Ten Laws for Being SaaS-y

Byron Deeter of Bessemer Venture Partners has a great post on SandHill.com with the Ten Laws for Being Saas-y. Required reading for anyone running a hosted software company or debating whether to jump on the software-as-a-service bandwagon. His ten laws (details on his post) are:

1. Your key business metrics are: CMRR (Contracted Monthly Recurring Revenue) and Cash –  “Bookings” is for suckers.

2. It takes at least $300K of CMRR to climb the Sales Learning Curve – Stop at three sales reps until at least two of them are making $100K MRR quotas.

3. Separate your “hunters” and “farmers” – As soon as you’ve climbed the Sales Learning Curve, begin ramping your sales force by hiring renewal-oriented account managers. Keep the hunters moving, and let farmers tend to the crops.

4. It’s a whole new ecosystem – Channels are very hard for SaaS companies to build, so don’t base your plan on SIs and traditional ISVs. You will need to sell directly for a long time.

5. Stay local – Prove your business in North America first. Only after reaching $1M in CMRR should you consider hiring European sales and services execs behind customer demand. Save Asia for post-IPO.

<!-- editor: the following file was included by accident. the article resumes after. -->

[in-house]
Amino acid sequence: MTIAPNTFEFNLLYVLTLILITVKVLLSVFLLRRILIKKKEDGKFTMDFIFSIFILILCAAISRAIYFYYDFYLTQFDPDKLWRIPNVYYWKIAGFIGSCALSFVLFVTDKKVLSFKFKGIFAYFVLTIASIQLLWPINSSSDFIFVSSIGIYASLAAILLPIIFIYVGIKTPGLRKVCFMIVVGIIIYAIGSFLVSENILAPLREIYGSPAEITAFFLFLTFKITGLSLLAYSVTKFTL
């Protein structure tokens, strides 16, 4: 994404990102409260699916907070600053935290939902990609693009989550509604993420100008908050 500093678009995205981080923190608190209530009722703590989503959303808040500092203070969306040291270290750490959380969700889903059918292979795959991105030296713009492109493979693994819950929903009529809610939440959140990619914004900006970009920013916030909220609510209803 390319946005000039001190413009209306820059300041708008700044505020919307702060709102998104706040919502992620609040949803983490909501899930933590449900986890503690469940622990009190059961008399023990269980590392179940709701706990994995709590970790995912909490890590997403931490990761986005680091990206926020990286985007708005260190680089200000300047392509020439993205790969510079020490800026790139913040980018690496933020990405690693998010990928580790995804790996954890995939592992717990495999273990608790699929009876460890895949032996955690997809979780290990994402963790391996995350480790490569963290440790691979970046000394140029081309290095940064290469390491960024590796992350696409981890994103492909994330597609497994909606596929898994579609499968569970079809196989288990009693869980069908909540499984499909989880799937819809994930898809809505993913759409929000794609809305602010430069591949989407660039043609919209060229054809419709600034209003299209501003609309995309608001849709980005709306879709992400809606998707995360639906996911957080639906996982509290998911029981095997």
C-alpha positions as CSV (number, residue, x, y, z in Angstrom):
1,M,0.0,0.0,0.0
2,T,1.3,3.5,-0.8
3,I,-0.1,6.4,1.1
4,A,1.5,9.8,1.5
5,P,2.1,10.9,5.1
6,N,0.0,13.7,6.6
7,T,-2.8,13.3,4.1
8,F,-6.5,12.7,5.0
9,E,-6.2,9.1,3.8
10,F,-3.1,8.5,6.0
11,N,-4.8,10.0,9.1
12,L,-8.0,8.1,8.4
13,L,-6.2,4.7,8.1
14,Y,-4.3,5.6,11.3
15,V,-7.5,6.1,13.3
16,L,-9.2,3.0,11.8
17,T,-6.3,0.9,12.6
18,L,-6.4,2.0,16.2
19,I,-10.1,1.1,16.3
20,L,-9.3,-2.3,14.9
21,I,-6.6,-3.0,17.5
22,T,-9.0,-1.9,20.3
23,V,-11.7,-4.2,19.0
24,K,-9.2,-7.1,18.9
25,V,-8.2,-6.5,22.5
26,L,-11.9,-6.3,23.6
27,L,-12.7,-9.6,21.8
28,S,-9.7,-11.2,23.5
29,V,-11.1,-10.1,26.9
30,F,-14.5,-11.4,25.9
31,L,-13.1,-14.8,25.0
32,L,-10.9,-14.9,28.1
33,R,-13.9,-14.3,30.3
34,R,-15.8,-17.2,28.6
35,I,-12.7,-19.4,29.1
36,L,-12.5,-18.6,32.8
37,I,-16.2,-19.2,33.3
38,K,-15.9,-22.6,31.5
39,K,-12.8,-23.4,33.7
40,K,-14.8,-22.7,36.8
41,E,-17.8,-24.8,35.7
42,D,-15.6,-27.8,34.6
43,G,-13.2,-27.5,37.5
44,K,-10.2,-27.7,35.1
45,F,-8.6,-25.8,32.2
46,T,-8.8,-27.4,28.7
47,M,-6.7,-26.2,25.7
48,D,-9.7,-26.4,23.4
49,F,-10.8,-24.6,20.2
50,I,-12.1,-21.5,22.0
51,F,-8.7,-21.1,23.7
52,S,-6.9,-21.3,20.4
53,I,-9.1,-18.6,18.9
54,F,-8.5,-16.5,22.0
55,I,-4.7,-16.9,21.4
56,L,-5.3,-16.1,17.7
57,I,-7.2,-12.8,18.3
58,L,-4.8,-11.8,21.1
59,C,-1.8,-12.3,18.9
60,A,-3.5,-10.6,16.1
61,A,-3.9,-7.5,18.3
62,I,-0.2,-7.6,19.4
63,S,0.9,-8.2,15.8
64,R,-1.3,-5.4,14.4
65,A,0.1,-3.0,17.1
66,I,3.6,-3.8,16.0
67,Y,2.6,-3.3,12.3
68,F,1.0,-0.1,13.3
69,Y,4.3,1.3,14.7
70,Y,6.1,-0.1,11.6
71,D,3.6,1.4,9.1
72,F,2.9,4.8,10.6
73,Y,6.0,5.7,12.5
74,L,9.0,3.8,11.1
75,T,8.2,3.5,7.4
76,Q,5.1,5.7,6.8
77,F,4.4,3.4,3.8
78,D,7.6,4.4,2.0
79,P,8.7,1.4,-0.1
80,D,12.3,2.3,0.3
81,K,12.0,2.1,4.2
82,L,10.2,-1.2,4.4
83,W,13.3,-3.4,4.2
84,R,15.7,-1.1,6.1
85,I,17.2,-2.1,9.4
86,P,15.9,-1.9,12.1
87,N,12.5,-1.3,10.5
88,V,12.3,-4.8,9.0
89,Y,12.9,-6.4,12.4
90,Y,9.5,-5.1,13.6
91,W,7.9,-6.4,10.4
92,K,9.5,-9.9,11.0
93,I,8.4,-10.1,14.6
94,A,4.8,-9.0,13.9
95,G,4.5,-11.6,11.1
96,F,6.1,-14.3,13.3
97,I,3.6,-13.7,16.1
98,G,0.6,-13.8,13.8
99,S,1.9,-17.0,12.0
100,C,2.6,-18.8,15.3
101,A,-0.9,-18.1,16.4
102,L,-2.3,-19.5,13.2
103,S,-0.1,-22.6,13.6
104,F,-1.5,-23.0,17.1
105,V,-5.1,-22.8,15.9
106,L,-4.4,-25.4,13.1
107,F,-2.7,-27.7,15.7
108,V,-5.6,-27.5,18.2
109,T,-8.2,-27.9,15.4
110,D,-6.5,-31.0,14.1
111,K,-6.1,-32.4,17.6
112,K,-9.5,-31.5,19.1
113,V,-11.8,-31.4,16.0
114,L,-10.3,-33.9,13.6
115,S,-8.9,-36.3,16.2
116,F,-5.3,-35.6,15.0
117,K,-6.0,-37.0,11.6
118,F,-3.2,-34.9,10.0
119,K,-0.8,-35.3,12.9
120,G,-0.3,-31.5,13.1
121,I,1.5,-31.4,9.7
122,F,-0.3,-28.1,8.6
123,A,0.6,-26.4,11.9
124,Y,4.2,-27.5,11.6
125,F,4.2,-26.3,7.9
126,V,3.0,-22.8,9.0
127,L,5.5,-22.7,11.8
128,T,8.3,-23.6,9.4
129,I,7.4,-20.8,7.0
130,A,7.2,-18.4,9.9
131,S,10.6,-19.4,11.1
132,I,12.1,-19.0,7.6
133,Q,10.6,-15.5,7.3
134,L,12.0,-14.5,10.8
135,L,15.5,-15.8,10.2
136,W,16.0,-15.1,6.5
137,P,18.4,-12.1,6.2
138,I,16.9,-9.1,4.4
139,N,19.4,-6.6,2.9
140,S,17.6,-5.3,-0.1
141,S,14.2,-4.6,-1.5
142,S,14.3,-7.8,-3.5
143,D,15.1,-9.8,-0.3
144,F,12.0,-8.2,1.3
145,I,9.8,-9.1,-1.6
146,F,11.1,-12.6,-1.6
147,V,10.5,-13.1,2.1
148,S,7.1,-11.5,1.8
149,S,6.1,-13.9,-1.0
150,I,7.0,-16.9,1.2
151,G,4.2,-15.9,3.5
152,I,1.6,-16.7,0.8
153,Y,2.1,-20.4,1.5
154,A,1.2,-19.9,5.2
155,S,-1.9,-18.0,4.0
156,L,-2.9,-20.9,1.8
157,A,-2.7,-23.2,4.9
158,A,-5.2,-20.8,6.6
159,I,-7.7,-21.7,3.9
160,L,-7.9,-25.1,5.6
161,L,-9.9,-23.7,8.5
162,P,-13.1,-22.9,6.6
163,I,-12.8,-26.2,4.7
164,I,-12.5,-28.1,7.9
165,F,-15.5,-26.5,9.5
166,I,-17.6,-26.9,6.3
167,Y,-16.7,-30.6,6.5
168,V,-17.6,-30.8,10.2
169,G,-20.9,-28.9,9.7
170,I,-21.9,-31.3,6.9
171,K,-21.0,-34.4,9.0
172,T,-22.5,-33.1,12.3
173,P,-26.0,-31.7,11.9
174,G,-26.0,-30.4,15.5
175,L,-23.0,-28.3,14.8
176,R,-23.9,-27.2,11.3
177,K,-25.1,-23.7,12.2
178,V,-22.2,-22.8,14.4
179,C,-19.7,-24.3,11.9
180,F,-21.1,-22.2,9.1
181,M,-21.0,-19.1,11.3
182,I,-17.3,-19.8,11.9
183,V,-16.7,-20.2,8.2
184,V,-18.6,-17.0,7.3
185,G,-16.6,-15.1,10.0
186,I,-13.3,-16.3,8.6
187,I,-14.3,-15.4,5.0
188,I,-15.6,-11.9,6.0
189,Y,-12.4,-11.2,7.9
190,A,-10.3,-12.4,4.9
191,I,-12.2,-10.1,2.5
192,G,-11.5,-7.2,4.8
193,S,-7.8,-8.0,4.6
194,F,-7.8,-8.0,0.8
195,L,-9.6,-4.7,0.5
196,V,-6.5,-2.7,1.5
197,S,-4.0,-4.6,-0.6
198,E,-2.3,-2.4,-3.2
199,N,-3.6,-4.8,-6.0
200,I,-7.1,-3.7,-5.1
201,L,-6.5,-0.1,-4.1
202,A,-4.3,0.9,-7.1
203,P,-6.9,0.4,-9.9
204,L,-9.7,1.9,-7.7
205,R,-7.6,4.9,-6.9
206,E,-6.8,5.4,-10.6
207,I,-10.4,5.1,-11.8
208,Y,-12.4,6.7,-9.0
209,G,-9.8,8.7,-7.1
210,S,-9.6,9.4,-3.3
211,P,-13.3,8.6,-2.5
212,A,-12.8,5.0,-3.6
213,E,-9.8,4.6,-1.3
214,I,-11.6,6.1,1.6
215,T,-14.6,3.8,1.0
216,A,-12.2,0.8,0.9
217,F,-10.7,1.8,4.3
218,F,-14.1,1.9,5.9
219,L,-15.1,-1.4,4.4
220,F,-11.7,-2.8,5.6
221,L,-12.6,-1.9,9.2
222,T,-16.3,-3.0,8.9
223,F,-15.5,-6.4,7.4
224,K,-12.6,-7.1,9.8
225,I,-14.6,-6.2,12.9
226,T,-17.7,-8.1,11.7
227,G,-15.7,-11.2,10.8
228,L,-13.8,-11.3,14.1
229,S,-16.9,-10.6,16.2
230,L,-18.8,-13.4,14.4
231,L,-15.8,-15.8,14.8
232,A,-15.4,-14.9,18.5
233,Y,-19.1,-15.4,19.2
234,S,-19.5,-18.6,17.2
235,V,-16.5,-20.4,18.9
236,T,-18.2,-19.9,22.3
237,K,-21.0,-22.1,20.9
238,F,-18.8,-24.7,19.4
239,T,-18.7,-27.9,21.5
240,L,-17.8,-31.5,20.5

6. One datacenter –  Invest early in backup and disaster recovery, but stick to one data center, at least until well after IPO.

7. Single instance, multi-tenant – Have only one version of the code in production. Really. “Just say no” to on-premise deployments.

8. By definition, your sales prospects are online – Savvy online marketing is a core competence (sometimes the only one) of every successful SaaS business.

9. Constantly trade off cash vs. growth – If you must replenish supplies while still crossing the desert, optimize your growth rate (sales rep recruitment and marketing spending) so that you maximize your recurring revenue run rate when you need to fundraise next.

10. Be prepared to cross the desert – SaaS requires R&D and sales expense up front for a multi-year stream of revenue, so it demands enough investment capital to fund 4+ years of runway. Load up for the long trip and pace your consumption of calories!

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